Drop the Buzzwords. 3 Ways to Find Your Authentic Voice.

If there’s one big lesson to learn from last week’s Presidential election, it’s never underestimate the power of an authentic voice. For months, political pundits called the 2016 Presidential election the “authenticity election.” And the Trump team can largely attribute their win to developing an (at least perceived) authentic communications strategy that resonated with millions of Americans.

Candidate Trump never missed an opportunity to remind voters that he was “from outside the Beltway.” Additionally, he used social media to speak directly to his constituency without the media’s filter. In other words, the Trump campaign successfully managed to capture their candidate’s authentic voice.

In corporate communications, just as in politics, the power of authenticity can go a long way. So what is a good strategy for capturing your organization’s authentic voice?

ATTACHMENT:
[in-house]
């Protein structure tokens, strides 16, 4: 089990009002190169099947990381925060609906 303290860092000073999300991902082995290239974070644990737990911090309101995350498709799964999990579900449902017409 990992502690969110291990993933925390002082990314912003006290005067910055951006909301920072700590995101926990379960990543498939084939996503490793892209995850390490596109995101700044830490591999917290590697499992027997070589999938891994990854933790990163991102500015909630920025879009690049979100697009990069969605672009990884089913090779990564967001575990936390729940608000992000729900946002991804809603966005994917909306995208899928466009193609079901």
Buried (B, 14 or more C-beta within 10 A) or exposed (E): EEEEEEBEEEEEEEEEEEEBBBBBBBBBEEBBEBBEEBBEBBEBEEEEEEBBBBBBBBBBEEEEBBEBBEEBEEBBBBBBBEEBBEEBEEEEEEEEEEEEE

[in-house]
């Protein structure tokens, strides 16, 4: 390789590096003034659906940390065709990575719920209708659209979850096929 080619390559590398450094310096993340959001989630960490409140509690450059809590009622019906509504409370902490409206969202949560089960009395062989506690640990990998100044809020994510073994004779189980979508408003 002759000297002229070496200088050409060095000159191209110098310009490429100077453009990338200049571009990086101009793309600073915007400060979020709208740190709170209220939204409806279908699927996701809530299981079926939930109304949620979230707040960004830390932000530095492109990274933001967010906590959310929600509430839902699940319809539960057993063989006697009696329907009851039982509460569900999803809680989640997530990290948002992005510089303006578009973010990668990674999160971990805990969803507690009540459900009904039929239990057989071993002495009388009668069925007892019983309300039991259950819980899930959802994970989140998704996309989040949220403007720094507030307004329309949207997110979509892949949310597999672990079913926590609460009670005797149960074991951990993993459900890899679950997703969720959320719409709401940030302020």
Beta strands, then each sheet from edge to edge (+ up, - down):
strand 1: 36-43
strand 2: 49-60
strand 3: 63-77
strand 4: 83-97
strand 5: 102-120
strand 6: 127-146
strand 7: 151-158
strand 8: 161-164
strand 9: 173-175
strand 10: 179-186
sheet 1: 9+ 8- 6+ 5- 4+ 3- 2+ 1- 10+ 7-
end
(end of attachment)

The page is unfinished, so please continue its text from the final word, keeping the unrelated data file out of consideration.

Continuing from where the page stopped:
Skip the Buzzwords

While it’s tempting to get caught up in business jargon when talking to other experts in your industry, just consider how stale industry buzzwords sound when you hear them used constantly in messaging. How many times have you heard someone refer to a budget item as “mission critical” or an industry leader as a “change agent” or a “thought leader?”

While insider industry buzzwords might make sense to us, they are rarely informative for investors or customers. Imagine how frustrating it must be to make financial decisions based on such empty, generic talk.

To differentiate yourself from your peers, as well as persuade both customers and investors to give you more of their hard-earned dollars, it is crucial that you eliminate buzzwords from your communications. But this is the easy part.

How to Capture your Company’s Authentic Voice

Once you have eliminated the buzzwords, it’s time to get proactive in finding your company’s authentic voice and incorporating it into your messaging. Here are some tips to get you moving in the right direction:

1. Pay attention to the voice of your leadership team.

The key to developing an authentic voice when communicating is for the talking points to align with the actual language and tone of the speaker. This is Communications 101: If the voice of the message is completely foreign to the one presenting it, the message will sound artificial and insincere.